The Assistance Fund Now Includes Pompe Disease

The Assistance Fund Now Includes Pompe Disease
5
(1)

To help patients and families facing out-of-pocket medical costs, The Assistance Fund (TAF) has opened a new program for eligible individuals living with Pompe disease.

The program assists with treatment-related copayments, health insurance premiums and incidental medical expenses related to the metabolic disorder that affects roughly one in every 40,000 U.S. residents.

“Pompe disease is a challenging condition that requires costly treatment from an early age,” said Mark P. McGreevy, president and CEO of The Assistance Fund, in a press release. “The launch of TAF’s Pompe Disease Financial Assistance Program will allow people living with this disease to access the treatment they need as soon as possible, regardless of their ability to pay.”

The disease is characterized by the abnormal buildup of a sugar molecule inside cells called glycogen, caused by mutations in the GAA gene. This accumulation impairs the performance of some organs and tissues, particularly the heart, respiratory and skeletal muscles.

GAA mutations lead to insufficient or null amounts of an enzyme called acid alpha-glucosidase (GAA). The enzyme is needed to break down glycogen, a complex sugar molecule, into glucose, the simple sugar human bodies use for energy. If glycogen isn’t converted into glucose, it builds up inside cells, especially muscle cells, causing muscular weakness and wasting.

While there is no cure for the disease, different treatment options can help to ease symptoms. Such options include enzyme replacement therapy, used to raise GAA levels and reduce glycogen buildup. In the U.S. the only approved enzyme replacement therapy for Pompe is Lumizyme (alglucosidase alfa), which is a copy of GAA.

Most patients require supportive therapy to address disease symptoms, which include respiratory and cardiac problems, physical disability and difficulty swallowing. Physical and occupational therapy can improve patients’ muscle strength, and speech therapy may be helpful if a patient’s mouth and tongue muscles are affected. Some patients may require a mechanical ventilator during respiratory infections or at night. Infants with Pompe may need a feeding tube.

To determine eligibility, the TAF  program will need patient information regarding  household size, citizenship and insurance coverage. To learn more or to determine eligibility for financial support, visit the TAF website or call 855-267-2082 to speak with a patient advocate.

The 11-year-old TAF is an independent foundation that currently manages more than 60 disease programs and has helped more than 78,000 adults and children.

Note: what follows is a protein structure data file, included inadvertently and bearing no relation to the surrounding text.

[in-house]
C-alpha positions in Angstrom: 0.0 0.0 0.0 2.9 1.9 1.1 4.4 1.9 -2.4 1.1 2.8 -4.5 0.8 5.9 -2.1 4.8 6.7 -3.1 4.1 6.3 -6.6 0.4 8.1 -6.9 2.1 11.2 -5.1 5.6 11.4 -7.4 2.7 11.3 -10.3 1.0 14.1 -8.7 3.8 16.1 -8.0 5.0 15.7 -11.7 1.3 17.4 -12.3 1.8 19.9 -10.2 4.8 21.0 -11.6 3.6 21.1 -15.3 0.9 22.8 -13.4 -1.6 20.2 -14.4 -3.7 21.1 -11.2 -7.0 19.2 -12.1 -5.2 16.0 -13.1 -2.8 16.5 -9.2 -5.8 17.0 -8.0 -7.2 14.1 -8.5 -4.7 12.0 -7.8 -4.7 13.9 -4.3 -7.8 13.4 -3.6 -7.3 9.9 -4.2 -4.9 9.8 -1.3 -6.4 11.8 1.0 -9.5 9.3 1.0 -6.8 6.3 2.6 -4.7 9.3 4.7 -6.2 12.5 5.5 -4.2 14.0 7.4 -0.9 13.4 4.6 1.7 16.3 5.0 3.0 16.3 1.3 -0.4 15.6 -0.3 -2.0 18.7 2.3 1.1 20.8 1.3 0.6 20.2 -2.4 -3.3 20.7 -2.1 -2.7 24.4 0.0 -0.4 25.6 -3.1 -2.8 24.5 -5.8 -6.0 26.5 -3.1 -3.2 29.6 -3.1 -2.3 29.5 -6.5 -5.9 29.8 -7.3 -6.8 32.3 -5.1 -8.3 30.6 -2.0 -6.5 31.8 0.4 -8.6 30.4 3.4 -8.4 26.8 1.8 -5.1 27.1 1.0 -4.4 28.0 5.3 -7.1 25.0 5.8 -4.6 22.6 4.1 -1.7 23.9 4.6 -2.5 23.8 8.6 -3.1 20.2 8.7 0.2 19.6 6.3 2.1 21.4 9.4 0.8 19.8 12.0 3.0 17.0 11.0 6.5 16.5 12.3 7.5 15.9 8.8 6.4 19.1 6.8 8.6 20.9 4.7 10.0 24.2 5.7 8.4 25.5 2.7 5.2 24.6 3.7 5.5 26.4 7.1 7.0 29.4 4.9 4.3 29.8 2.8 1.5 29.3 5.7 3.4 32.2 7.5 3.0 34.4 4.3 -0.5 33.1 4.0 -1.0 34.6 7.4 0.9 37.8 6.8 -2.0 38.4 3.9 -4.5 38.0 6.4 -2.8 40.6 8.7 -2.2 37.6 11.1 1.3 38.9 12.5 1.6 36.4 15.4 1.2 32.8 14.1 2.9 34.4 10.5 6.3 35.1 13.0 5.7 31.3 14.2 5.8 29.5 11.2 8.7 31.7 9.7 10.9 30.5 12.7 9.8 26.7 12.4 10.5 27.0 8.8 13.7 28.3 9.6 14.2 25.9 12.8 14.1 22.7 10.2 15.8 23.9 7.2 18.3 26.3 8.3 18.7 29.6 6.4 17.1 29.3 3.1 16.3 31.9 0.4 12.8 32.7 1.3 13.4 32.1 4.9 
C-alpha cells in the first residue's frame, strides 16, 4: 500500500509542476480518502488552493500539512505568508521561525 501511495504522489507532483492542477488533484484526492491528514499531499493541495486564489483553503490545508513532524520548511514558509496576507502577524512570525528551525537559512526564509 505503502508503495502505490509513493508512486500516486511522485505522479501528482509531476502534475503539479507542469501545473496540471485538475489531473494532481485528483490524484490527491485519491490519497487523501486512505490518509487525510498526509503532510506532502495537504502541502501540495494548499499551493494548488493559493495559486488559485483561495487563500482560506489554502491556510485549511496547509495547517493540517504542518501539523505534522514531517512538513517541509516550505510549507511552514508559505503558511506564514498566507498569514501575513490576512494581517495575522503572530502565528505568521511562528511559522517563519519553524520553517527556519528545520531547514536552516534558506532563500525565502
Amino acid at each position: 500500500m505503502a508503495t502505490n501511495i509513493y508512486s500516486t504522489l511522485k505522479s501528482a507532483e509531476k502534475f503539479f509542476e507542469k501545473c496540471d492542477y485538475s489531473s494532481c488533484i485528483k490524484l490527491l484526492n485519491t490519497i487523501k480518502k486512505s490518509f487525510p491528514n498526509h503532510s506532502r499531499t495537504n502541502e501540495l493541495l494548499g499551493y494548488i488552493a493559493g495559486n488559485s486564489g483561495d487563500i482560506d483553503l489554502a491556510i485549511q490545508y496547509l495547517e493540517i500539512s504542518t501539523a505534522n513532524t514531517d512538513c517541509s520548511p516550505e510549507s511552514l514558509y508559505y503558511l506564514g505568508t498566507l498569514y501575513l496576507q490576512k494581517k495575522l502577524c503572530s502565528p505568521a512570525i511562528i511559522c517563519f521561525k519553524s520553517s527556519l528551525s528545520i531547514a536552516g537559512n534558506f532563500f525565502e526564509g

Mary M. Chapman began her professional career at United Press International, running both print and broadcast desks. She then became a Michigan correspondent for what is now Bloomberg BNA, where she mainly covered the automotive industry plus legal, tax and regulatory issues. A member of the Automotive Press Association and one of a relatively small number of women on the car beat, Chapman has discussed the automotive industry multiple times of National Public Radio, and in 2014 was selected as an honorary judge at the prestigious Cobble Beach Concours d’Elegance. She has written for numerous national outlets including Time, People, Al-Jazeera America, Fortune, Daily Beast, MSN.com, Newsweek, The Detroit News and Detroit Free Press. The winner of the Society of Professional Journalists award for outstanding reporting, Chapman has had dozens of articles in The New York Times, including two on the coveted front page. She has completed a manuscript about centenarian car enthusiast Margaret Dunning, titled “Belle of the Concours.”
Total Posts: 3
Margarida graduated with a BS in Health Sciences from the University of Lisbon and a MSc in Biotechnology from Instituto Superior Técnico (IST-UL). She worked as a molecular biologist research associate at a Cambridge UK-based biotech company that discovers and develops therapeutic, fully human monoclonal antibodies.
×
Mary M. Chapman began her professional career at United Press International, running both print and broadcast desks. She then became a Michigan correspondent for what is now Bloomberg BNA, where she mainly covered the automotive industry plus legal, tax and regulatory issues. A member of the Automotive Press Association and one of a relatively small number of women on the car beat, Chapman has discussed the automotive industry multiple times of National Public Radio, and in 2014 was selected as an honorary judge at the prestigious Cobble Beach Concours d’Elegance. She has written for numerous national outlets including Time, People, Al-Jazeera America, Fortune, Daily Beast, MSN.com, Newsweek, The Detroit News and Detroit Free Press. The winner of the Society of Professional Journalists award for outstanding reporting, Chapman has had dozens of articles in The New York Times, including two on the coveted front page. She has completed a manuscript about centenarian car enthusiast Margaret Dunning, titled “Belle of the Concours.”
Latest Posts
  • Pompe disease treatment plan
  • exercise and Pompe disease
  • mindfulness
  • genetic counseling

How useful was this post?

Click on a star to rate it!

Average rating 5 / 5. Vote count: 1

No votes so far! Be the first to rate this post.

As you found this post useful...

Follow us on social media!

We are sorry that this post was not useful for you!

Let us improve this post!

Tell us how we can improve this post?